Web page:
I was just retagging some of my music. I ran across an interesting set of unexpected issues with Sgt. Pepper’s Lonely Hearts Club Band (by the Beatles, duh!). The end was cut off of some of the song names, so I wanted to fix it up. I looked up the album on the Internet and began fixing song names. Immediately, I noticed that the number of tracks in my list didn’t match the number of songs on the record.
After some headscratching I realized that the songs were listed by side of the record. After smacking my forehead, I started thinking about how iTunes indexes songs. It has metadata for multiple discs, but not different sides. My immediate thought was, “What if there had never been CDs? Would there be extra data for which side of the disk the song was on?”
After pondering this deeply philosophical alternate history, I noticed on the above Wikipedia article that the original release had some interesting quirks. Specifically, after the last song was a 15 kilohertz tone designed by John Lennon to annoy people’s dogs, followed by some jibberish studio noise put into the gutter track. So, the original record would end by annoying your dog and then playing gibberish endlessly.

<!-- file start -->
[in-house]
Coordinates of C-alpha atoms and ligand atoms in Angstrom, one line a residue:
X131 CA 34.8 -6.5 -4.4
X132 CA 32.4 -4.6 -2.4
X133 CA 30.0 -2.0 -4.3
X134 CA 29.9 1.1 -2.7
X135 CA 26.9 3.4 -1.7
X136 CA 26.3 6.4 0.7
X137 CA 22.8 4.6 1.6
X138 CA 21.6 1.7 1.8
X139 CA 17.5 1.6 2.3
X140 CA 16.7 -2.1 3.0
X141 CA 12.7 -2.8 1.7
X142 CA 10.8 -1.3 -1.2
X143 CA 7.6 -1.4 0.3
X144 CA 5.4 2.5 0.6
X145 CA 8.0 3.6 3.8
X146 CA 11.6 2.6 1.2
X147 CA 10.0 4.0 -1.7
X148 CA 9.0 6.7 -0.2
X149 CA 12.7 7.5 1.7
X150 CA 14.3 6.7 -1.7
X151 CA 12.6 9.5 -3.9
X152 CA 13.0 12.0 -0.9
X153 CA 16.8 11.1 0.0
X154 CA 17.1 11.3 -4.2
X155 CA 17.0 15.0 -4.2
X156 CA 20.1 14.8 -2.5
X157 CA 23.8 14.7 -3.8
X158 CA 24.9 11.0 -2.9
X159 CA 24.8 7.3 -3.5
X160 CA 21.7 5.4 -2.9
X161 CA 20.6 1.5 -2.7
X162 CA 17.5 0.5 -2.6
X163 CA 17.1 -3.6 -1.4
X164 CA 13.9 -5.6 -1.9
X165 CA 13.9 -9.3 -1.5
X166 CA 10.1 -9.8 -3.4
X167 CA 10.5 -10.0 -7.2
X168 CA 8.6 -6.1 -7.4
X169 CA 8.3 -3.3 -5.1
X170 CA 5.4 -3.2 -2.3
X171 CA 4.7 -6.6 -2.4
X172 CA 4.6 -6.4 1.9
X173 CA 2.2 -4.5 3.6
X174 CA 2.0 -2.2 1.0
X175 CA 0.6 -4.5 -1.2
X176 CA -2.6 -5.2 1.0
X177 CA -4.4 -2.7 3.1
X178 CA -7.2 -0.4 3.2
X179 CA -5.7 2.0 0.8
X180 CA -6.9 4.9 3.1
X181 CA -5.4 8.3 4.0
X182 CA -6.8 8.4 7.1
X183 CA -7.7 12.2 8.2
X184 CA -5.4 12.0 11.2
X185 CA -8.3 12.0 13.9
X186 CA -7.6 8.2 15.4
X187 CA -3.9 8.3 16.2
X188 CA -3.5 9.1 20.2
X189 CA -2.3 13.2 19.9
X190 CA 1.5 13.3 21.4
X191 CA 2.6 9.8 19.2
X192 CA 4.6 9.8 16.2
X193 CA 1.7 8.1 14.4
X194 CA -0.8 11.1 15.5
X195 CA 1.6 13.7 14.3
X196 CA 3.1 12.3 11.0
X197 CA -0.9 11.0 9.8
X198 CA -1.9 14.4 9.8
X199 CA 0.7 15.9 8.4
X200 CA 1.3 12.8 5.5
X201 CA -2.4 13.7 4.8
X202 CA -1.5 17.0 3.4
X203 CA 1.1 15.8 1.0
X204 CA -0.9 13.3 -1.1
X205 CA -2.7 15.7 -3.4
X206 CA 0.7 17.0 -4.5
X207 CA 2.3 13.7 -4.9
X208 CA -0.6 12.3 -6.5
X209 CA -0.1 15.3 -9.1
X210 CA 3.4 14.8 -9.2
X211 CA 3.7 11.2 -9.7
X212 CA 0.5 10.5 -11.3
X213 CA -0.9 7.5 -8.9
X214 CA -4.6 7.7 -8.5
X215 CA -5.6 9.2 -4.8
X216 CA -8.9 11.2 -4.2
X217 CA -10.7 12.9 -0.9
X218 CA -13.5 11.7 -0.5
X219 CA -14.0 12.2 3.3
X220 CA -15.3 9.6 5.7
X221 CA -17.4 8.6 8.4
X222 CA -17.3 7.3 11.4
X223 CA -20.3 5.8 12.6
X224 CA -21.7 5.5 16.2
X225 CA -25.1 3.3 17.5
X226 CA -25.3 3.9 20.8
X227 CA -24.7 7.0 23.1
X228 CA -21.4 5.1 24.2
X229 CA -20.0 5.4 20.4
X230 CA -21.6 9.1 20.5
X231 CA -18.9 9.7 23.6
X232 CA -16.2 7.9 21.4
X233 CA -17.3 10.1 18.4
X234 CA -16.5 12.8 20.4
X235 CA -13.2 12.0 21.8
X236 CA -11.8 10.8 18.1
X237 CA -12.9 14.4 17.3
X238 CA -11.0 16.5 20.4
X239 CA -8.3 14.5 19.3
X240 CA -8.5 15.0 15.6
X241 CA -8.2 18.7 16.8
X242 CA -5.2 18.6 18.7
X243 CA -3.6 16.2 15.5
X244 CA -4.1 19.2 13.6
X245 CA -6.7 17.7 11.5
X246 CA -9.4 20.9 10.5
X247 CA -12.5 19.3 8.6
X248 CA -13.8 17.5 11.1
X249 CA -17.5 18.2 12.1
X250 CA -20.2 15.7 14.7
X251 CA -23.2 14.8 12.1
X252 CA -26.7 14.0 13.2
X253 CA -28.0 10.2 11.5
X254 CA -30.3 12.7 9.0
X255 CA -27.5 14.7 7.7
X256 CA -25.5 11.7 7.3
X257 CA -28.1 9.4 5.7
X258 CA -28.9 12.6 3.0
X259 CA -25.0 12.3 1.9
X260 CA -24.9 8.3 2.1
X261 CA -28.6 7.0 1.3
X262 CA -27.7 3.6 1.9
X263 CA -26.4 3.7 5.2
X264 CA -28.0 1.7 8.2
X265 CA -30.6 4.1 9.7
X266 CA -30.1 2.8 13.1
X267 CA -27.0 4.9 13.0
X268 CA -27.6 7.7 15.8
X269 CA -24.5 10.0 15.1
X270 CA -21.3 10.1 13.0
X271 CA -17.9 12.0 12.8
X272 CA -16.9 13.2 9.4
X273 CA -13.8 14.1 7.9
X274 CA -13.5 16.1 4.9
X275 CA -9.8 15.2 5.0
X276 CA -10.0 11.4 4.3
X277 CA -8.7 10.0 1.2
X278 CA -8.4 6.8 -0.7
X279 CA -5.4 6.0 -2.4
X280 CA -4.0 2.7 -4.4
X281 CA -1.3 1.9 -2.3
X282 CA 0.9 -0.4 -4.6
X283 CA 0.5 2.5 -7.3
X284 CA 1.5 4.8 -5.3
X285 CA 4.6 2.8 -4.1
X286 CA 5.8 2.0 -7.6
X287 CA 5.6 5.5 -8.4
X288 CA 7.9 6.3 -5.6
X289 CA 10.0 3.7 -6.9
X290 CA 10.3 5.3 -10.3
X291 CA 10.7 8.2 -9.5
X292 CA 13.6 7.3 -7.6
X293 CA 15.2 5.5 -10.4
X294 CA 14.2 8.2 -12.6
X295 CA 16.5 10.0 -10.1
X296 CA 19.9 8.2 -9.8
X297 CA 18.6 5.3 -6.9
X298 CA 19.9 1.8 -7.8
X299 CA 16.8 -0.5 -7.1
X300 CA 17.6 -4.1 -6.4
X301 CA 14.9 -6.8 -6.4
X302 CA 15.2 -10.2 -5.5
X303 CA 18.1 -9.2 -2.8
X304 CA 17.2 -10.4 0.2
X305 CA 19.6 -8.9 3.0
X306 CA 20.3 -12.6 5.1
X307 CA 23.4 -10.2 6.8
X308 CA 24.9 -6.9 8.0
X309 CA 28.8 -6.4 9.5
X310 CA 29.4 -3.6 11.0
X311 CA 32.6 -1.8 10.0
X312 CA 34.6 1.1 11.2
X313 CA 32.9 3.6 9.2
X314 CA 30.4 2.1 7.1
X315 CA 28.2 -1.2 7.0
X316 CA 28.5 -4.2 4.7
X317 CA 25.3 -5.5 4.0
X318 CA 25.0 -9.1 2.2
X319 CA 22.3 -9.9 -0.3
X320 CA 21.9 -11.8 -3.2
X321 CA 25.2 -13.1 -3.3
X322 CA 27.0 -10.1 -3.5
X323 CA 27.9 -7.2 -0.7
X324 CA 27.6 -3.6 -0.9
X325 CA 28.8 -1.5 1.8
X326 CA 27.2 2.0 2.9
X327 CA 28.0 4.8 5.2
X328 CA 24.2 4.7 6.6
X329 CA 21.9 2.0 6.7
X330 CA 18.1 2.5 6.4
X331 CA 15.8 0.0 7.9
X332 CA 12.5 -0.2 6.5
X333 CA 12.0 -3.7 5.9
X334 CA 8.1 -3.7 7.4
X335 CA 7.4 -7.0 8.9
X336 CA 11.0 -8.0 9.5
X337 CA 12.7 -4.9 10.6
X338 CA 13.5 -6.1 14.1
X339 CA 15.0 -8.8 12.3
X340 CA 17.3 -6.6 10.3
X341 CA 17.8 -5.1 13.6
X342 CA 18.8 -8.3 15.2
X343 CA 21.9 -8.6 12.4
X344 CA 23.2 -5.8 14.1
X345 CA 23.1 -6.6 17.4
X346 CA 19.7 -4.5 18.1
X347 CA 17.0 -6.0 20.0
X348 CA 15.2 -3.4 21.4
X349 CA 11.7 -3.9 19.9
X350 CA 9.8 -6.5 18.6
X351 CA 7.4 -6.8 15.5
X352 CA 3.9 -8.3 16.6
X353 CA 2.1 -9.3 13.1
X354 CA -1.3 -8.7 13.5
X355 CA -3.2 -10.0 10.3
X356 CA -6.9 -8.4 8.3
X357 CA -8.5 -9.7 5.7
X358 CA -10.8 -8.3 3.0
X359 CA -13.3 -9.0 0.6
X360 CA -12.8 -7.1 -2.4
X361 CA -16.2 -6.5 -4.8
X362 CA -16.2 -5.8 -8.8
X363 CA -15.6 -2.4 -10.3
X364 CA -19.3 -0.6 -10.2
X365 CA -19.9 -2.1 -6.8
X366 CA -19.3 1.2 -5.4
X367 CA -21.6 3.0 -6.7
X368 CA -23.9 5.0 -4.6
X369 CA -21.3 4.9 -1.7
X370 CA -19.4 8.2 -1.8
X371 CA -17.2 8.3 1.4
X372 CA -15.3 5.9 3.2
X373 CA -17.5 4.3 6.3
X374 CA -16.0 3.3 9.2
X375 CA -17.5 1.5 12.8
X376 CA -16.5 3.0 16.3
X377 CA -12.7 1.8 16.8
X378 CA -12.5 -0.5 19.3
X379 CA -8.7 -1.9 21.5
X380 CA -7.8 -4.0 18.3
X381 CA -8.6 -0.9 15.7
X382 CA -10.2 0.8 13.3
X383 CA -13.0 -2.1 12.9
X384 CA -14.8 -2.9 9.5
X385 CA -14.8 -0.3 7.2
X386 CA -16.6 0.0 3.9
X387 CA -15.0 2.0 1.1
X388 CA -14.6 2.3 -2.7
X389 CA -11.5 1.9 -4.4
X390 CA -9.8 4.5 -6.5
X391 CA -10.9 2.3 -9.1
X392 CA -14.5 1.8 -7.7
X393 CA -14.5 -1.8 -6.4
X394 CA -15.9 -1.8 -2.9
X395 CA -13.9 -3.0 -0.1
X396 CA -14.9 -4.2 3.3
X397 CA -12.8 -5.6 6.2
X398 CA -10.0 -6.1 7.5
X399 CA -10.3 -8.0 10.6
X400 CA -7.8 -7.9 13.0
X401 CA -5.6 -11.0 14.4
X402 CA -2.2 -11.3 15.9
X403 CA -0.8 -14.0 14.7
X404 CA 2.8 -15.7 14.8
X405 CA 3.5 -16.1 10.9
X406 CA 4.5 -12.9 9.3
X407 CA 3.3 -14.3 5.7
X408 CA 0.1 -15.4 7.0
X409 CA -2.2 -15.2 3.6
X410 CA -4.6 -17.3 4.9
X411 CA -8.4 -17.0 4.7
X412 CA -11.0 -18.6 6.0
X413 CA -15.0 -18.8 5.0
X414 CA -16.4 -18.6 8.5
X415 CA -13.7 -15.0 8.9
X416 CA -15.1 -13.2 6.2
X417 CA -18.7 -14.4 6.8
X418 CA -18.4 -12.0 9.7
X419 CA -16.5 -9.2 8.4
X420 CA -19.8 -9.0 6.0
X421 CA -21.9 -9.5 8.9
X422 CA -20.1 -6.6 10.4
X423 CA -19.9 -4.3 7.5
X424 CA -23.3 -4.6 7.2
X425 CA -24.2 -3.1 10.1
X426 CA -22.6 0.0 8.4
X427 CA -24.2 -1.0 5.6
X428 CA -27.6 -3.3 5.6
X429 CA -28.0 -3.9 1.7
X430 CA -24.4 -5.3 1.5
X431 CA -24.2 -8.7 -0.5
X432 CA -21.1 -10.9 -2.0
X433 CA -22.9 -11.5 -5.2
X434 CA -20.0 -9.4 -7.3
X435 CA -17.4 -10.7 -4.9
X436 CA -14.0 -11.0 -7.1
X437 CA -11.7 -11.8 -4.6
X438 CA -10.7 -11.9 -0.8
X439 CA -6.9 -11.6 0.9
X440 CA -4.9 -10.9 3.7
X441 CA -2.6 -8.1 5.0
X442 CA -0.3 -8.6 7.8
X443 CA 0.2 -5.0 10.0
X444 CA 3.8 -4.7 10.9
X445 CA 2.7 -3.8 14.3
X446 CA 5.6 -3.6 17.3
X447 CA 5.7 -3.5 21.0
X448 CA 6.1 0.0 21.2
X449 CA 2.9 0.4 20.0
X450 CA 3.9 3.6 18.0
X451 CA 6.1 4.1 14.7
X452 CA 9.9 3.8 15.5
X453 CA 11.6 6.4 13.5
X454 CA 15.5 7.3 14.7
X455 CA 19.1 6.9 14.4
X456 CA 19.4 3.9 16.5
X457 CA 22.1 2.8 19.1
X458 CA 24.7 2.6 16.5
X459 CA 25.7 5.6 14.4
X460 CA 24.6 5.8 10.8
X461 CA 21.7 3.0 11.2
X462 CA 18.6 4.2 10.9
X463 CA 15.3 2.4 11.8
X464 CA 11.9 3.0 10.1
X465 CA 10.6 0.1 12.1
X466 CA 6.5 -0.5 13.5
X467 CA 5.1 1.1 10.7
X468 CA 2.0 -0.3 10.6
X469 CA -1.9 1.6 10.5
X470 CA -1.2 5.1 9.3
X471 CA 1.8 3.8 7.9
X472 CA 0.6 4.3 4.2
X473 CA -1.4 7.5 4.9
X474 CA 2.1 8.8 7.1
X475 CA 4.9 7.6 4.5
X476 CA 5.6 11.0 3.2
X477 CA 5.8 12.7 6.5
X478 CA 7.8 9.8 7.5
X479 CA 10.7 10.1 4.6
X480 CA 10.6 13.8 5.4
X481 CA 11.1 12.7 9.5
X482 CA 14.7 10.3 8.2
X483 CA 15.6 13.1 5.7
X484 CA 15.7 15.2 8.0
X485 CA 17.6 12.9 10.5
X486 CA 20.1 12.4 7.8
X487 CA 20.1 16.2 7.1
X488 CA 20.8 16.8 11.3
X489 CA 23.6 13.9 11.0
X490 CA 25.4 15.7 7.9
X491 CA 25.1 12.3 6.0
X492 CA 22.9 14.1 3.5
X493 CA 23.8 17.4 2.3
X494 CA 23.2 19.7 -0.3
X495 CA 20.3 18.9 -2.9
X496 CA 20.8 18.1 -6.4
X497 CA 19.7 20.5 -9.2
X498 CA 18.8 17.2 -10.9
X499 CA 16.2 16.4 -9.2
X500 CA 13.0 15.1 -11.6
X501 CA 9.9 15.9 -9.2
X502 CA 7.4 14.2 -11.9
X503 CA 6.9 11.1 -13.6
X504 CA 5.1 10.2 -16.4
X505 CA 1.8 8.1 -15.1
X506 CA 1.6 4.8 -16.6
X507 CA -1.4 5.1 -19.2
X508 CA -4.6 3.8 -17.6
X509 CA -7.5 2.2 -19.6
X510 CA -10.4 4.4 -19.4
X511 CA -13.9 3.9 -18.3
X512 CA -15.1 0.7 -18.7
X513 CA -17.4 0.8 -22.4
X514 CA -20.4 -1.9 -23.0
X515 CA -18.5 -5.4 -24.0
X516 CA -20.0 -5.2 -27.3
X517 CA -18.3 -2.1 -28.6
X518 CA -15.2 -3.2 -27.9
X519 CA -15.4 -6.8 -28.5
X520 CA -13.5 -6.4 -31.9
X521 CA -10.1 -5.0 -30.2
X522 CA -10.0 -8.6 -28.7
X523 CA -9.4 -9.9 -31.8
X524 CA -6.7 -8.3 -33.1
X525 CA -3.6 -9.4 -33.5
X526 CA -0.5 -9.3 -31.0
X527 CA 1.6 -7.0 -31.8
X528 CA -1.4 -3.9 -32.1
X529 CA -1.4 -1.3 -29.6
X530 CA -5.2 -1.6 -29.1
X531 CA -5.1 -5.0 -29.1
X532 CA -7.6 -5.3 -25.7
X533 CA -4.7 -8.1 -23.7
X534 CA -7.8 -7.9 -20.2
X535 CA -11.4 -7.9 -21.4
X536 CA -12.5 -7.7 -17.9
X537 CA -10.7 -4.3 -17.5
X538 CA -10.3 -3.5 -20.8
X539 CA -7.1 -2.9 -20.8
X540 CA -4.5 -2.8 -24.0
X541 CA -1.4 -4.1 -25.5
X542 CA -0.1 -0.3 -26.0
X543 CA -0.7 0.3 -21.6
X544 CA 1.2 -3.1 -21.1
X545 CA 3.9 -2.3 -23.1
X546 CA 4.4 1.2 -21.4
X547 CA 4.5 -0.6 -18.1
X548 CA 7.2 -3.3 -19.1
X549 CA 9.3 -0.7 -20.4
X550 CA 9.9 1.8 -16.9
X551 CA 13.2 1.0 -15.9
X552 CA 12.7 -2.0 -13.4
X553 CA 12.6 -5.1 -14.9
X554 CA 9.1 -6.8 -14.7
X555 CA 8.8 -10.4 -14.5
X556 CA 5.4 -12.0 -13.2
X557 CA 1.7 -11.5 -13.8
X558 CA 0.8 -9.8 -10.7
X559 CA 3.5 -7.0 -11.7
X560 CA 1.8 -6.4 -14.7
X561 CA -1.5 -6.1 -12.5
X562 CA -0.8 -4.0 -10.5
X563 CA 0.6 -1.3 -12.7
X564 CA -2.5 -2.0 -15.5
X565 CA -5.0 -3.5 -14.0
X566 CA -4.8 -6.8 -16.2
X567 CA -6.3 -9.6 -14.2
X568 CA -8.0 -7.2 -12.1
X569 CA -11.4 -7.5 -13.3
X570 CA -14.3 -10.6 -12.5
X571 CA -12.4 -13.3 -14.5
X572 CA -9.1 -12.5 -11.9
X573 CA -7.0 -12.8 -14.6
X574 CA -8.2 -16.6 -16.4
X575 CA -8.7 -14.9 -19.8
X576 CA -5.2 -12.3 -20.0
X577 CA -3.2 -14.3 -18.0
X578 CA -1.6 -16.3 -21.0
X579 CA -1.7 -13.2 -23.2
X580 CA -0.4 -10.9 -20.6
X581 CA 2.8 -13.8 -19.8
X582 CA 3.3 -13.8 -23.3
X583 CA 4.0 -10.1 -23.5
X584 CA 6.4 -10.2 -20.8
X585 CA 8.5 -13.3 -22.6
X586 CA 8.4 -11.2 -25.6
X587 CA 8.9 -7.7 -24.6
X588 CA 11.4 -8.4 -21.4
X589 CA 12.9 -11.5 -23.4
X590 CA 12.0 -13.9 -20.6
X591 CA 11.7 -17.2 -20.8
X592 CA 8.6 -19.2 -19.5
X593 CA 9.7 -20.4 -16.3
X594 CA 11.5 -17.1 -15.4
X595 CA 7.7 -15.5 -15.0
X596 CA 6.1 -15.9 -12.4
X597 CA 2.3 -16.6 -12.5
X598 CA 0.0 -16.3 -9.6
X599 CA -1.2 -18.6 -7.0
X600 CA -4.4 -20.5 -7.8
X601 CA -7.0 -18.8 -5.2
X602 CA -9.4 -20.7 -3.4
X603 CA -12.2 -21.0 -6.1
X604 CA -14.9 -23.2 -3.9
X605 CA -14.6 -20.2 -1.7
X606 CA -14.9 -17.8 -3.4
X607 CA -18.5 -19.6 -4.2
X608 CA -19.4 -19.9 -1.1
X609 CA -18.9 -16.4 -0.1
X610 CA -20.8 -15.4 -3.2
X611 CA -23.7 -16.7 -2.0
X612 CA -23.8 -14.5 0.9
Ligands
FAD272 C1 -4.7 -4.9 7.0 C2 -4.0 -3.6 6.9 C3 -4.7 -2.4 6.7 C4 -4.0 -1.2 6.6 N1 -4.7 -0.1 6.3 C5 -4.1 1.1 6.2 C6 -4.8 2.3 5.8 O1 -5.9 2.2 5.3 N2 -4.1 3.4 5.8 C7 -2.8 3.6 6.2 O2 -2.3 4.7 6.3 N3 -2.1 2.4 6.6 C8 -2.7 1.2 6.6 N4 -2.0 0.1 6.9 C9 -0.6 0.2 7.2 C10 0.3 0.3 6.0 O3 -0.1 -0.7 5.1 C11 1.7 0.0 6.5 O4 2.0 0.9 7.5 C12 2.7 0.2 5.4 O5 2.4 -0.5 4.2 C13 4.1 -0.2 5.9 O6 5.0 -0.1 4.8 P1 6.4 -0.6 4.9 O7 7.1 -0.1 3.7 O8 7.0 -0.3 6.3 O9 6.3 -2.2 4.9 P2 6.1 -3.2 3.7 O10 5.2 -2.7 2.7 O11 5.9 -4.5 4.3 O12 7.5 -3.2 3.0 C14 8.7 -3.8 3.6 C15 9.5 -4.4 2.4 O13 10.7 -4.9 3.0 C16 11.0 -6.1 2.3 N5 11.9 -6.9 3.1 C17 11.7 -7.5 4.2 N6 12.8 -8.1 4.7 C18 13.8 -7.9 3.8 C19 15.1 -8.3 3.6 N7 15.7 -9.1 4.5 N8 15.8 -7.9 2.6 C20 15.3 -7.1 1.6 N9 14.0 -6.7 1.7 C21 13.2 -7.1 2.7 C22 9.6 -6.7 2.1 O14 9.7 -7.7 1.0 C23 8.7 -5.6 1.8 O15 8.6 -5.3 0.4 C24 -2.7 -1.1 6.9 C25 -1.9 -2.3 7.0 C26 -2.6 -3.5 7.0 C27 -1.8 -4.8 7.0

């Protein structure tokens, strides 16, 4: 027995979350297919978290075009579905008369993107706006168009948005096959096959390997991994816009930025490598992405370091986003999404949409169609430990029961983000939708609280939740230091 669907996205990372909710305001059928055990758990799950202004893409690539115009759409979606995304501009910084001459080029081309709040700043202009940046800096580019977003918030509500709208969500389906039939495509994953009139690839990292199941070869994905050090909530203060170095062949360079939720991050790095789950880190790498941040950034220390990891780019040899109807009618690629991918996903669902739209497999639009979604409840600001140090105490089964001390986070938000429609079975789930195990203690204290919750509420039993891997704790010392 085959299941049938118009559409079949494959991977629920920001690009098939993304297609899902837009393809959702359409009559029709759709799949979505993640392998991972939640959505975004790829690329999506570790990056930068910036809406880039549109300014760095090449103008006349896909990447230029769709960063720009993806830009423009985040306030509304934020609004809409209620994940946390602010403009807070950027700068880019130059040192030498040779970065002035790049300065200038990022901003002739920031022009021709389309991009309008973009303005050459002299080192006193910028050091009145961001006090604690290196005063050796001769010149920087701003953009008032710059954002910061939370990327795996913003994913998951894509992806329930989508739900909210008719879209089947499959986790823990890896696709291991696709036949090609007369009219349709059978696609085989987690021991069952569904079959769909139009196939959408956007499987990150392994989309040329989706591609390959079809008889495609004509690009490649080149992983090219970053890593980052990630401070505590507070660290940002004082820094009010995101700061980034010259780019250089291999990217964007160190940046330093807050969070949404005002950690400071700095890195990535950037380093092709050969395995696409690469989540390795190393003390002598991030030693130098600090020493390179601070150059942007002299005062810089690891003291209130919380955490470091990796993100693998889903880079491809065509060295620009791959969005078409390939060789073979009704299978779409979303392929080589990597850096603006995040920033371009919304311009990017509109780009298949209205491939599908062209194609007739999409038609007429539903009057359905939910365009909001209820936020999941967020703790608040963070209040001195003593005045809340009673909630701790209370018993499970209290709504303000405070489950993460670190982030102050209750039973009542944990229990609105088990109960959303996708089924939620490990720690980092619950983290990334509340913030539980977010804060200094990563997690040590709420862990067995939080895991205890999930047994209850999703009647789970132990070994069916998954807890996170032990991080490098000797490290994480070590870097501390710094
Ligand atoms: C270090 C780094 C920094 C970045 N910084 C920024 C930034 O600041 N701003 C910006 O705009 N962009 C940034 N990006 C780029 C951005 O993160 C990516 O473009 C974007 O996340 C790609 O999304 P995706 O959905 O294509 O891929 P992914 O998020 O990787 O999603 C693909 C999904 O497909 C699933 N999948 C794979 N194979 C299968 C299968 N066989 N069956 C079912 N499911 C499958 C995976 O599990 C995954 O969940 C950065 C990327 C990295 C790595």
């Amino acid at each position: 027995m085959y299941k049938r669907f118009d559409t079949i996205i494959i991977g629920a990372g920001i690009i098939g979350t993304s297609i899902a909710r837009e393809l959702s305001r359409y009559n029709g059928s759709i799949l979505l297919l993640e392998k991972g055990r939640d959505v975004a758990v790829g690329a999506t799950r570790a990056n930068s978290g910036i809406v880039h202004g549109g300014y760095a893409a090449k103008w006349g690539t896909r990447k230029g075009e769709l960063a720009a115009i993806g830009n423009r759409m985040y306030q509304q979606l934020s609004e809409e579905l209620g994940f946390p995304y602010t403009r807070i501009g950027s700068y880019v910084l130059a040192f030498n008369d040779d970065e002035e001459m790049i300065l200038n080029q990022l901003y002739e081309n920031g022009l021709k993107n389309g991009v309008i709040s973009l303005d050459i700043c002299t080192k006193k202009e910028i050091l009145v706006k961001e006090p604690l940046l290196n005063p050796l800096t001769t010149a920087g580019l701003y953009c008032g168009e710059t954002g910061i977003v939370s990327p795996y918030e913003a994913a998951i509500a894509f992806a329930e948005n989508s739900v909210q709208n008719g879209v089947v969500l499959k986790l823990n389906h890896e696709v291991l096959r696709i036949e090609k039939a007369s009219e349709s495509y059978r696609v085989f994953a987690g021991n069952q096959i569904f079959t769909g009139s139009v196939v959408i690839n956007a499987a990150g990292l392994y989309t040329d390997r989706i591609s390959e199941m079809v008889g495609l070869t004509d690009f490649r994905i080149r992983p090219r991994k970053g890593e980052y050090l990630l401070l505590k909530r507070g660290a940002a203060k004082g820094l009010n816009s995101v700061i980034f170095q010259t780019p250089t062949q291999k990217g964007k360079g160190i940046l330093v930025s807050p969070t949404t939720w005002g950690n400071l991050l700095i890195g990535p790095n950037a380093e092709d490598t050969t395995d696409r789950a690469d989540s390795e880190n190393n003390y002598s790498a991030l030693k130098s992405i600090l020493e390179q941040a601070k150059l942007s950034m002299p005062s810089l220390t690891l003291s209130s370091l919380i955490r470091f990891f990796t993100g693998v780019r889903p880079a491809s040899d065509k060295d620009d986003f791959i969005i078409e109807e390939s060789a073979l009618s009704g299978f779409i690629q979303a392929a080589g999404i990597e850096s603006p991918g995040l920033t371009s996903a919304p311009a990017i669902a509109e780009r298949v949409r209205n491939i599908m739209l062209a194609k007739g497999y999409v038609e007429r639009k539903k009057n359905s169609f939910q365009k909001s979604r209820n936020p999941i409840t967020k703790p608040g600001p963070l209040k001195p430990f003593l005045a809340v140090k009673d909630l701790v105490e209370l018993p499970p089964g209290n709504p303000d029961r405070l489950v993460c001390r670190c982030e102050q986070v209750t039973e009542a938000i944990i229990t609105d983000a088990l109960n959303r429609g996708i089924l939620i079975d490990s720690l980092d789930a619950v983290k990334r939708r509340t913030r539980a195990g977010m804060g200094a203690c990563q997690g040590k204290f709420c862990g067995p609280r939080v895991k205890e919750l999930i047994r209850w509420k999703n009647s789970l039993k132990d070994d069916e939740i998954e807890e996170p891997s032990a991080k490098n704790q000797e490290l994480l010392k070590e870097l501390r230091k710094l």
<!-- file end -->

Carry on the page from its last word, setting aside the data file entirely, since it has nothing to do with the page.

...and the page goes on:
Apparently the CD re-release only repeats the noise eight or nine times and then fades out, since CDs can’t really simulate an infinite loop like you get out of the gutter track. Similarly, I’d imagine that the 15 kilohertz tone might not survive the MP3 encoding process. Even though the tone and gutter track magic are really just tricks of the vinyl, it’s interesting to think that these aspects of that album are effectively forever lost on future generations of Beatles fans.
Oh, well. Endlessly repeating gibberish probably doesn’t have much of a place in the world of iPod playlists. Still, I can’t help but feel that a little something is missing…
on October 26, 2008Posts